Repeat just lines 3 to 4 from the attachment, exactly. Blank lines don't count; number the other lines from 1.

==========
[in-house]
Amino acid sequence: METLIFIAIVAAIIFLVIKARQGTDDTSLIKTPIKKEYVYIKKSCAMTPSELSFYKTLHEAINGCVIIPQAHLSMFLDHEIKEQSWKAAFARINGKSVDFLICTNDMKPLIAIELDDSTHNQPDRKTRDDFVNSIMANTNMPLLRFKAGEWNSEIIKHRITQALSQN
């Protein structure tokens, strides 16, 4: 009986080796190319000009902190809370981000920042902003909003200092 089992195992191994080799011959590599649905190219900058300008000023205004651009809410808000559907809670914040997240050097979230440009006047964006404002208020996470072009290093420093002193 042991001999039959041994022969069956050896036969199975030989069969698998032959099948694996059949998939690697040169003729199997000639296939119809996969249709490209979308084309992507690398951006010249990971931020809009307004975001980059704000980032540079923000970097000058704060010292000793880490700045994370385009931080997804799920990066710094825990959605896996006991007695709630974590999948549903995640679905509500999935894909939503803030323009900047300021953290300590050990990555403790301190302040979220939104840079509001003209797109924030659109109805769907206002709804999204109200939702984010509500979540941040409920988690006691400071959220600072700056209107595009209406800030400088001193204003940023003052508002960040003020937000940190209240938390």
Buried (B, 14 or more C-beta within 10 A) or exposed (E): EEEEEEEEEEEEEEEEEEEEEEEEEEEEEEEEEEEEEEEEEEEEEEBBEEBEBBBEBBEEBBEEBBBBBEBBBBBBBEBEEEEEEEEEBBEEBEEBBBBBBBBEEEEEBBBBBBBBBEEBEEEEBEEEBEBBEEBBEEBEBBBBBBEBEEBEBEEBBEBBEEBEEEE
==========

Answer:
């Protein structure tokens, strides 16, 4: 009986080796190319000009902190809370981000920042902003909003200092 089992195992191994080799011959590599649905190219900058300008000023205004651009809410808000559907809670914040997240050097979230440009006047964006404002208020996470072009290093420093002193 042991001999039959041994022969069956050896036969199975030989069969698998032959099948694996059949998939690697040169003729199997000639296939119809996969249709490209979308084309992507690398951006010249990971931020809009307004975001980059704000980032540079923000970097000058704060010292000793880490700045994370385009931080997804799920990066710094825990959605896996006991007695709630974590999948549903995640679905509500999935894909939503803030323009900047300021953290300590050990990555403790301190302040979220939104840079509001003209797109924030659109109805769907206002709804999204109200939702984010509500979540941040409920988690006691400071959220600072700056209107595009209406800030400088001193204003940023003052508002960040003020937000940190209240938390």
Buried (B, 14 or more C-beta within 10 A) or exposed (E): EEEEEEEEEEEEEEEEEEEEEEEEEEEEEEEEEEEEEEEEEEEEEEBBEEBEBBBEBBEEBBEEBBBBBEBBBBBBBEBEEEEEEEEEBBEEBEEBBBBBBBBEEEEEBBBBBBBBBEEBEEEEBEEEBEBBEEBBEEBEBBBBBBEBEEBEBEEBBEBBEEBEEEE